Apple, Inc.’s Dividend: Tim Cook’s Secret Weapon?

Tim Cook has made Apple an income-investor's dream. Source: Wikimedia Commons

As far as the 21st century is concerned, there has been no technology company more influential than Apple (NASDAQ: AAPL  ) . After overcoming a tough '90s, Apple became the growth story throughout the 2000s. If you would have bought shares on Jan. 2, 2001 -- and held them -- you'd be sitting on a nice capital gain of around 9000%, or enough to turn $10,000 into almost a million.

With all that growth, it makes sense for growth investors to pile into Apple waiting for that "next big thing." But if history shows us anything, it is that it is hard for a large company to continue to grow at the same levels it once did. However, that doesn't mean Apple is done enriching investors. Overlooked by many, Apple's dividend and its future potential make it a strong income investment.

Tim Cook's shareholder friendly policies
Upon taking the reins from former CEO and Apple savior Steve Jobs, Tim Cook started a refocusing of sorts for the company. Of particular focus was the company's relationship with shareholders. Cook, being more of a classic value-creating manager type, understood the delicate balance between all stakeholders: customers, employees and suppliers, and shareholders. Steve Jobs was a ruthlessly focused product guru that felt if products were revolutionary then ultimately shareholders would be happy.

To be fair, Steve Jobs led one of the most amazing turnarounds in history and is widely considered one of the best CEOs ever. However, at times he came across as shareholder unfriendly -- especially when it came to Apple's growing cash hoard.

Cook reversed that decision; within a year of officially taking the reins Apple reinstituted its dividend it had abandoned in the mid-90s by paying $0.37857 per share -- or $0.054 on a split-adjusted basis. Since then, he's raised that amount to $0.47 quarterly within two years for an annualized growth rate of nearly 12%, including a near-7% increase from last year's third quarter to this year's corresponding quarter..

The great part, it can continue
When looking for sustainable dividends, investors should look at two things. First, does the company have the cash to pay the dividend on its balance sheet. Secondly, and just as important, is the company producing enough cash through operations to continue to pay the dividend.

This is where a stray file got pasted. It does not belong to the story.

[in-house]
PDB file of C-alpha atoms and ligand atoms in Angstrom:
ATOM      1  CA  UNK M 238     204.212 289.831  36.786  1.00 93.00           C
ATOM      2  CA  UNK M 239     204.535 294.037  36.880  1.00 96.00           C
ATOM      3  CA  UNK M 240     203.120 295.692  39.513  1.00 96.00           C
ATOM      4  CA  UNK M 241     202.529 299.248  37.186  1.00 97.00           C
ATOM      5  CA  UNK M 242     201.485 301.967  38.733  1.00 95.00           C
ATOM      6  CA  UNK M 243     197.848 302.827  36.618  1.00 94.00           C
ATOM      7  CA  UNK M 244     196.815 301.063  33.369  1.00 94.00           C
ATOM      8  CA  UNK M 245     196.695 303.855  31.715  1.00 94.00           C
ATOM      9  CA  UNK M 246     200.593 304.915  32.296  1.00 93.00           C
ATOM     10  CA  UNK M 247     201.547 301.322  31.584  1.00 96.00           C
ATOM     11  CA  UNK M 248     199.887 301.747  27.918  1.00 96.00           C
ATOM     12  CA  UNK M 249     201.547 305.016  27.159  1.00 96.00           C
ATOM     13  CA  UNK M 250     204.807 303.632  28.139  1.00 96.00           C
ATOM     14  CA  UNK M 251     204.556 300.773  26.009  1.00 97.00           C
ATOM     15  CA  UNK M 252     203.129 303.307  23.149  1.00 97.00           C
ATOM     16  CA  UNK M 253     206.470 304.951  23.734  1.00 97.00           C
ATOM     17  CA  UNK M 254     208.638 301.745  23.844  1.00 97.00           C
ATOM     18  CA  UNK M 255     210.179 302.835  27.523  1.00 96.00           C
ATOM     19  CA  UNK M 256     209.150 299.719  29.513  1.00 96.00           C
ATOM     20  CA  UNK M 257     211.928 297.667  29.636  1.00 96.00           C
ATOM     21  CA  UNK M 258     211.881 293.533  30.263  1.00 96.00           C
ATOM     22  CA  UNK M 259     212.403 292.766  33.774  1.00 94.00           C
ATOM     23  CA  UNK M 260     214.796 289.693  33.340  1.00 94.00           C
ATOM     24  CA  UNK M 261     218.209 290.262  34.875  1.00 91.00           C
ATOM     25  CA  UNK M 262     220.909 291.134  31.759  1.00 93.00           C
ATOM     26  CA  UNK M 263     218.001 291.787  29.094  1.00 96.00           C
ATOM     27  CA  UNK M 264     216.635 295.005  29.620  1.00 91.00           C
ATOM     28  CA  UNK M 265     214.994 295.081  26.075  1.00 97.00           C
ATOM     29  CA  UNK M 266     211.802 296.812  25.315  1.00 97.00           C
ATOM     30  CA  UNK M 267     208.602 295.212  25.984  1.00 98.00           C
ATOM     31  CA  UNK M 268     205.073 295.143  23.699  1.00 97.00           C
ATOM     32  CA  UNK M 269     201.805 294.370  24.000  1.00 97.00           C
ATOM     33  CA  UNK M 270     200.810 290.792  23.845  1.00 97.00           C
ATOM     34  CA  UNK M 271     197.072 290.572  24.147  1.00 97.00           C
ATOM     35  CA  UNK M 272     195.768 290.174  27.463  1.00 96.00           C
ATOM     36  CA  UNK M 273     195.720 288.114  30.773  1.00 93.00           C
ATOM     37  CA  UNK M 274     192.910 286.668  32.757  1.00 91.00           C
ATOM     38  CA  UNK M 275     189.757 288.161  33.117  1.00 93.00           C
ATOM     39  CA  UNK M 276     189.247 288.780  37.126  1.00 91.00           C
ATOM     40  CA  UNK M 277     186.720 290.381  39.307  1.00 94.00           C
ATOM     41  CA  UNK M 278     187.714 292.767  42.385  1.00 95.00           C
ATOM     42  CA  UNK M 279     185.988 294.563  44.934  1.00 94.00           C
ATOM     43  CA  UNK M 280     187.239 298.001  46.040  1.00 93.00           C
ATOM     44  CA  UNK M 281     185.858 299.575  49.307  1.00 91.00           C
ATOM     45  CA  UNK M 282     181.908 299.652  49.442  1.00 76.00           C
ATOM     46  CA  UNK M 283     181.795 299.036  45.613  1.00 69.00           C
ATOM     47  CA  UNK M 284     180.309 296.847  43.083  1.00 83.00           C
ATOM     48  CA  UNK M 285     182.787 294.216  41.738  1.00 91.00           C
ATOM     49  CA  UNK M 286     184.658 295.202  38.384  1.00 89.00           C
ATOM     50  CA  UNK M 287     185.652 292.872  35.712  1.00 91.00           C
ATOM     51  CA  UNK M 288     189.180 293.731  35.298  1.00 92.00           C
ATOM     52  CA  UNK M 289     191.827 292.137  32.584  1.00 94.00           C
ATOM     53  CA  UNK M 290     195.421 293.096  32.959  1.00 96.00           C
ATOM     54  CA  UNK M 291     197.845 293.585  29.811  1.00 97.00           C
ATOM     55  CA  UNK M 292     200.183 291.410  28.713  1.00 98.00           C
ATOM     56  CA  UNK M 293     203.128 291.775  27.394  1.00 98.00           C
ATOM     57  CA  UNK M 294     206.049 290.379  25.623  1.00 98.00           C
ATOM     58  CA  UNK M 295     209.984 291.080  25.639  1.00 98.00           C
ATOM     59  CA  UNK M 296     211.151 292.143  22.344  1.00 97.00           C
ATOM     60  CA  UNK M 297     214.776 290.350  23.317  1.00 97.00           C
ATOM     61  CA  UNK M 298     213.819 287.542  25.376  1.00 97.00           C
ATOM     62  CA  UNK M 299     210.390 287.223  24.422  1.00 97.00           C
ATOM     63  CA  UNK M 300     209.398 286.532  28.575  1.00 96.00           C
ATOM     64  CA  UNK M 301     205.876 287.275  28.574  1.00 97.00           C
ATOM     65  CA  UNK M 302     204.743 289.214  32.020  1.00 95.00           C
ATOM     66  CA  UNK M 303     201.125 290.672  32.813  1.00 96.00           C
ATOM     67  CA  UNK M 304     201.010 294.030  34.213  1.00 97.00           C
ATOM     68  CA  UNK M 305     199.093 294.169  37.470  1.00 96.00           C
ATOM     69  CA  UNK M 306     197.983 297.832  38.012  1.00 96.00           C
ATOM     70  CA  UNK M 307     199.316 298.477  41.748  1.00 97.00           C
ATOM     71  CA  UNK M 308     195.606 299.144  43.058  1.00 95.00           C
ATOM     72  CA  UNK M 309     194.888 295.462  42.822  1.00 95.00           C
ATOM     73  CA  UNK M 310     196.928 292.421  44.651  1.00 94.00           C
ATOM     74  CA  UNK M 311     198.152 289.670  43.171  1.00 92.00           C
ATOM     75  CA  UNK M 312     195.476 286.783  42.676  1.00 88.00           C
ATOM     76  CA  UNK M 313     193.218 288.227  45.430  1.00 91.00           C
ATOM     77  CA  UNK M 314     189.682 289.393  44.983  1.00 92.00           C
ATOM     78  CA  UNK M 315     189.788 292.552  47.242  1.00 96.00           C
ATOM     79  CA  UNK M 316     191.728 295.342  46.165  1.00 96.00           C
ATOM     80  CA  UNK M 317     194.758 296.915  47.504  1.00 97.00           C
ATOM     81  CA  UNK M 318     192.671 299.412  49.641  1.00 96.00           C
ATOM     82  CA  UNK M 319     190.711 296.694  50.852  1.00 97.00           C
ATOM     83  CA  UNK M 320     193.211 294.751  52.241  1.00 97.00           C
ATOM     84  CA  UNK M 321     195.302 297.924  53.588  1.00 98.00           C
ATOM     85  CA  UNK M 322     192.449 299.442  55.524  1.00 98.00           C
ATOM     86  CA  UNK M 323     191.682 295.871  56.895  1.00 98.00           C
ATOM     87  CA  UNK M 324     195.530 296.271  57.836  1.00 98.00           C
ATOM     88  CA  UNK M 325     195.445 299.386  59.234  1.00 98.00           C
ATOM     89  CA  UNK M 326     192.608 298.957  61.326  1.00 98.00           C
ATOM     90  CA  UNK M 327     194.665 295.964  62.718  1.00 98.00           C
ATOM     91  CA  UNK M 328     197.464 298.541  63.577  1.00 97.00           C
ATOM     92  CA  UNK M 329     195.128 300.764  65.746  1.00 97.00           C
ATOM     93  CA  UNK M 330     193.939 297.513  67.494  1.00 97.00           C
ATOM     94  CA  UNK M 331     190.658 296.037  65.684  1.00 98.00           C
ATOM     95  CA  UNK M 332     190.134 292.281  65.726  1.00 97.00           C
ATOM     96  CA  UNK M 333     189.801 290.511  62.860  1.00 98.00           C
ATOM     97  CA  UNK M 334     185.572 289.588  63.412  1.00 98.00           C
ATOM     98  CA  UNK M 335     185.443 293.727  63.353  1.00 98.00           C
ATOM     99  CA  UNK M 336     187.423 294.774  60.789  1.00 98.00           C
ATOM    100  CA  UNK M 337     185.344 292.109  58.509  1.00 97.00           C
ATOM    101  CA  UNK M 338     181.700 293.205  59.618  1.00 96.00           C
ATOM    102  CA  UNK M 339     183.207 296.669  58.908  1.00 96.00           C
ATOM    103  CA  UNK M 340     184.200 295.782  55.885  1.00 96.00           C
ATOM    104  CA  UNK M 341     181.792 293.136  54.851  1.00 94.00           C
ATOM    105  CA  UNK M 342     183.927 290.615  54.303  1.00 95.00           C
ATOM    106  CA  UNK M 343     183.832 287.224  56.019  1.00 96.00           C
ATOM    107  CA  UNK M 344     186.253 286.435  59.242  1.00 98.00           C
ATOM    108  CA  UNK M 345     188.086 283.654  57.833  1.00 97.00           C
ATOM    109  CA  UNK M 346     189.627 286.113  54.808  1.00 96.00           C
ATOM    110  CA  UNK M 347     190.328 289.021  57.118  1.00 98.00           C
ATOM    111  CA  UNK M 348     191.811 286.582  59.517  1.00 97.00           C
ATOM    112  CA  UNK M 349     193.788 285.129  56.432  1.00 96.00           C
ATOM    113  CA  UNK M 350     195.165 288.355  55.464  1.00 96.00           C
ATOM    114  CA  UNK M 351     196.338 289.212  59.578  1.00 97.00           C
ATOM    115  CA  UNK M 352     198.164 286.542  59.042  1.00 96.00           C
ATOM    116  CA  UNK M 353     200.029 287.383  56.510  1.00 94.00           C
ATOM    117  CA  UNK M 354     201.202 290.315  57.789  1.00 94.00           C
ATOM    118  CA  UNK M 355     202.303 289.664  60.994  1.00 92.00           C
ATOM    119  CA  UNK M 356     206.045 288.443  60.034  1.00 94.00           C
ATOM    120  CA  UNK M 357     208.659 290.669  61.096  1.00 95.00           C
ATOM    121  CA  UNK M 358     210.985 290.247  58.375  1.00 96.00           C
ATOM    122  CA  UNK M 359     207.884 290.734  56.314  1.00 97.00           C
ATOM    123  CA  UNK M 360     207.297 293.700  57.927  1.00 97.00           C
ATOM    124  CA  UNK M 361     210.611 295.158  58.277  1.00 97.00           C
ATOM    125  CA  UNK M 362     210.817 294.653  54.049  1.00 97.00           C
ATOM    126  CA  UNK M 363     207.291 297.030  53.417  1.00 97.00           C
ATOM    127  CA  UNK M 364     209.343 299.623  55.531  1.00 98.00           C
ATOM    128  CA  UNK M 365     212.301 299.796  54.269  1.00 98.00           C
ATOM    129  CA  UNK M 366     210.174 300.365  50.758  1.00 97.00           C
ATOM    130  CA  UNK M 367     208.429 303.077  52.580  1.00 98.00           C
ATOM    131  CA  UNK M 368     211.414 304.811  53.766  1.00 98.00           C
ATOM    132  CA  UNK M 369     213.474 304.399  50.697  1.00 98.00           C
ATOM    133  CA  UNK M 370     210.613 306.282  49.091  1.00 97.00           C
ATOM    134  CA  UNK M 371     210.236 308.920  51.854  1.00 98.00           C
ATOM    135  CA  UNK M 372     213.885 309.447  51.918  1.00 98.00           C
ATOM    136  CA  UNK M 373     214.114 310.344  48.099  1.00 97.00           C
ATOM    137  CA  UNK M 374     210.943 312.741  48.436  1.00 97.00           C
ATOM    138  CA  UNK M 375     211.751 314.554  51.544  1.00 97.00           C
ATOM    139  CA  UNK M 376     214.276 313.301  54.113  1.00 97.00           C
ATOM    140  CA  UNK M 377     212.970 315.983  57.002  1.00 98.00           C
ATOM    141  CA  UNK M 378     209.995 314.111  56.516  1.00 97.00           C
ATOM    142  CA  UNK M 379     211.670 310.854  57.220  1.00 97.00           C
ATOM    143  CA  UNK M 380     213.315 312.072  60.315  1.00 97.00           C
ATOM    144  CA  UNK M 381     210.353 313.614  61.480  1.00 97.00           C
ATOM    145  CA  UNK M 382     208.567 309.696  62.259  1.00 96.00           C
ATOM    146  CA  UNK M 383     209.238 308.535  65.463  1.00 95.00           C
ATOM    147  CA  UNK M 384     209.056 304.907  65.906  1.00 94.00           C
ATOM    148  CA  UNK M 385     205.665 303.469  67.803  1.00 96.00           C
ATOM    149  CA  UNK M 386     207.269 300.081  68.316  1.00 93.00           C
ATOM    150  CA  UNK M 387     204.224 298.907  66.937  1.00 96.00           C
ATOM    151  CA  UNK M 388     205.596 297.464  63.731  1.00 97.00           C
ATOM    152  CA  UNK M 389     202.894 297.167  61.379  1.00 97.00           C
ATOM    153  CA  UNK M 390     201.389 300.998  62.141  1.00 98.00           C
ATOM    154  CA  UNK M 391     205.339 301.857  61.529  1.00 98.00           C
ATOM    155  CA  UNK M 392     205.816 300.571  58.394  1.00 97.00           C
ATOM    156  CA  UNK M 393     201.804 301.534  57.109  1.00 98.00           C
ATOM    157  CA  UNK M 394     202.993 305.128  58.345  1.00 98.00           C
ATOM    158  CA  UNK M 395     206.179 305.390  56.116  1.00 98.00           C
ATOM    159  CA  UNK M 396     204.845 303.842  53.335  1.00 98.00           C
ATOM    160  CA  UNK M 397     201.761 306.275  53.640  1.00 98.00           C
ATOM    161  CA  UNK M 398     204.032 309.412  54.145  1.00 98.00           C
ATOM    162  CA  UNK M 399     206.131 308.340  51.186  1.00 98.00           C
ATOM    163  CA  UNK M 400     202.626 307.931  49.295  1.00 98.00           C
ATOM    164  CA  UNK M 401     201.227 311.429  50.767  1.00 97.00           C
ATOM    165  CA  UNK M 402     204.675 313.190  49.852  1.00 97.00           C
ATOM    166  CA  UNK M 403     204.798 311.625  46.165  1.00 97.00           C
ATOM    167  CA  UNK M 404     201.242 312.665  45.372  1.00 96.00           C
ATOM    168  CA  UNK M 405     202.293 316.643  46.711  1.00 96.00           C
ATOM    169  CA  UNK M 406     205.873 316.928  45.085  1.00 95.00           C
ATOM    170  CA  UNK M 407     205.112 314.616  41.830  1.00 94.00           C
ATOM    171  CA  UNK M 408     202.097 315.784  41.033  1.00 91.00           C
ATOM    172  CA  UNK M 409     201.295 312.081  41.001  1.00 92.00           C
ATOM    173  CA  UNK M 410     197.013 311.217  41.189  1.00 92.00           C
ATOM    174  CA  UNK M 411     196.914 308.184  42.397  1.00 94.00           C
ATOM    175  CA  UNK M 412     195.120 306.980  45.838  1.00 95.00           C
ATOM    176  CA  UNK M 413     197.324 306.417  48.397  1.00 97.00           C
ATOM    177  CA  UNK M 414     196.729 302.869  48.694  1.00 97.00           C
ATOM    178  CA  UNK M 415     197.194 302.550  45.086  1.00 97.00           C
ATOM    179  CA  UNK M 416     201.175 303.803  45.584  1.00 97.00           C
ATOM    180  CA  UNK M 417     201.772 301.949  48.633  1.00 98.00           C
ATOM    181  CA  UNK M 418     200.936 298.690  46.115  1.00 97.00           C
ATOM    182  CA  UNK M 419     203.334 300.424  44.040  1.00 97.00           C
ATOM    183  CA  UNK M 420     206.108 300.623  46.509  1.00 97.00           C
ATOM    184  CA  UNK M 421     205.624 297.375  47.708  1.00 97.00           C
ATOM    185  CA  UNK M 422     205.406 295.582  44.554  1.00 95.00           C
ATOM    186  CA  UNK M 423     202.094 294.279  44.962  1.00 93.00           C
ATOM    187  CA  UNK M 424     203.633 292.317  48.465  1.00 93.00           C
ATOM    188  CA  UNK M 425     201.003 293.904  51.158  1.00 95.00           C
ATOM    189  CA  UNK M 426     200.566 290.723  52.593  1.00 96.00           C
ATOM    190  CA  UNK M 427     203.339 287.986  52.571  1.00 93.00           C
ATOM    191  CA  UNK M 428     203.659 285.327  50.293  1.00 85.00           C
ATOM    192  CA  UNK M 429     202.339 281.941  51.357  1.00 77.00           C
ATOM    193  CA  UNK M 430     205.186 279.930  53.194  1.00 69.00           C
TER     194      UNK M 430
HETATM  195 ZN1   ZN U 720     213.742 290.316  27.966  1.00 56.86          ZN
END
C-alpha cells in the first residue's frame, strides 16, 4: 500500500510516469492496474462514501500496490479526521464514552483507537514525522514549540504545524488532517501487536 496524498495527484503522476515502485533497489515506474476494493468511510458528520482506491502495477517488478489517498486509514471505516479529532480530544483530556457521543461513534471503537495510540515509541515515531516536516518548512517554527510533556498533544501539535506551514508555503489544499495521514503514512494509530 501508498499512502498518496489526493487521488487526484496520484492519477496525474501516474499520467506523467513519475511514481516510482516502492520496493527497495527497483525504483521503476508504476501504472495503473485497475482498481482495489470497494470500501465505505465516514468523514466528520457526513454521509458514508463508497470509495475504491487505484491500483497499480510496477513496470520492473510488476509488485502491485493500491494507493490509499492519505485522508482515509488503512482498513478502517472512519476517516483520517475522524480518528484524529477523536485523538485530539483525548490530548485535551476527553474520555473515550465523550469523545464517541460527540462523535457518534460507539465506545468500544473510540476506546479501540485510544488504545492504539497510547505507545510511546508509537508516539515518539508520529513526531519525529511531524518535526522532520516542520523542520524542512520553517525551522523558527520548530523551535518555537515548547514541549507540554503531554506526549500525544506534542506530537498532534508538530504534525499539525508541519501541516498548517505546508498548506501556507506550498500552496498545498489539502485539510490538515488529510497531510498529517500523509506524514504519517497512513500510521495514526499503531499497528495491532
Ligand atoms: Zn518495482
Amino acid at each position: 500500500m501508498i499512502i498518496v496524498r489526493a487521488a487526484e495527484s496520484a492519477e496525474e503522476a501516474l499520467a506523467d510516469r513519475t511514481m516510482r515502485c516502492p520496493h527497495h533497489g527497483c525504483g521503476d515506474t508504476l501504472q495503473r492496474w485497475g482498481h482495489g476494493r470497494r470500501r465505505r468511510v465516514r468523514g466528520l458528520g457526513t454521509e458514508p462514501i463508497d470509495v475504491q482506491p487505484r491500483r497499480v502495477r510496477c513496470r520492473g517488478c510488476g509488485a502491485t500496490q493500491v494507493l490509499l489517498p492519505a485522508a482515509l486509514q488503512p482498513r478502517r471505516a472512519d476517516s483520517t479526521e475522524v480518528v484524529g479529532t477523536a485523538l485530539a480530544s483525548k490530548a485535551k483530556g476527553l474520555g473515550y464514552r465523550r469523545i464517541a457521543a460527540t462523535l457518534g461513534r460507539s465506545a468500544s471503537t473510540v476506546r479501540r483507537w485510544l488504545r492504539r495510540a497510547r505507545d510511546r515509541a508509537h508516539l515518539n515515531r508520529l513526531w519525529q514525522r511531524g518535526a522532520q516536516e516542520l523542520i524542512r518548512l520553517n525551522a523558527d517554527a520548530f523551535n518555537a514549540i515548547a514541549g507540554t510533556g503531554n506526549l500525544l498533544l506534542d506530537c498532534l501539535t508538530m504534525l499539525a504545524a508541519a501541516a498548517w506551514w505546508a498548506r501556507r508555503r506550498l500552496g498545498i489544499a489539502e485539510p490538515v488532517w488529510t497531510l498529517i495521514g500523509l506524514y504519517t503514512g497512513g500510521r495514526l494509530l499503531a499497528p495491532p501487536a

The answer to the first question is an emphatic yes. Apple's cash hoard is the stuff of legends. Tipping in as of the last quarterly report at $164 billion, Apple has the cash to pay last quarter's dividend amount of $2.87 billion for the next 58 quarters -- or the next 14.5 years if one excludes those pesky repatriation taxes.

However, the more impressive takeaway is that the company doesn't have to rely on its growing cash pile; the company actually makes enough through operations to cover paying this dividend. Using an appended free-cash-flow payout ratio you can see that Apple has the ability to pay its dividend from operations:

Quarter Q3'13 Q4'13 Q1'14 Q2'14 Q3'14
Cash from Ops. $7,828 $9,908 $22,670 $13,538 $10,255
CapEx $1,885 $1,955 $1,985 $1,382 $2,378
Free Cash Flow $5,943 $7,953 $20,685 $12,156 $7,877
Common Dividends $2,789 $2,763 $2,739 $2,665 $2,830
FCF Payout Ratio 46.9% 34.7% 13.2% 21.9% 35.9%

Source: Apple's 10Qs. All figures in millions except the free-cash-flow payout ratio, which is in percent.

So you can clearly see that Apple doesn't really need to tap into its growing cash pile because it has the potential to pay that dividend with ease. Even better, on a year-over-year basis, the free-cash-flow payout ratio decreased 10 percentage points this quarter.

In addition, astute readers would have noticed that although Apple's common dividend per share increased nearly 7% on a year-over-year basis -- going from $0.44 to $0.47 from the third quarter of 2013 to the currently reported period -- the total common dividends paid only went up 1.5%, from $2.789 billion to $2.830 billion. That's where Apple's other big shareholder friendly policy -- its massive share buyback -- comes into play.

Final thoughts
As previously mentioned, Apple has a certain following among the growth crowd -- and for good reason, the company's had a phenomenal run this century and now finds itself the highest-valued company in the United States by market capitalization. Lost in the enthusiasm is Apple's income potential. However, it appears Tim Cook is positioning Apple to be a great income play with the potential to pay and raise its dividend for years to come.

Leaked: Apple's next smart device (warning, it may shock you)
Apple recently recruited a secret-development "dream team" to guarantee its newest smart device was kept hidden from the public for as long as possible. But the secret is out, and some early viewers are claiming its everyday impact could trump the iPod, iPhone, and the iPad. In fact, ABI Research predicts 485 million of this type of device will be sold per year. But one small company makes Apple's gadget possible. And its stock price has nearly unlimited room to run for early in-the-know investors. To be one of them, and see Apple's newest smart gizmo, just click here!


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  • Report this Comment On August 18, 2014, at 11:10 AM, mds wrote:

    THANKS TIM!

    You will help secure my retirement.

    Keep up the good work.

  • Report this Comment On August 27, 2014, at 1:23 PM, RussellL wrote:

    $164 billion in the bank yet they still want tax breaks.

    Cupertino is giving them a 35% reduction.

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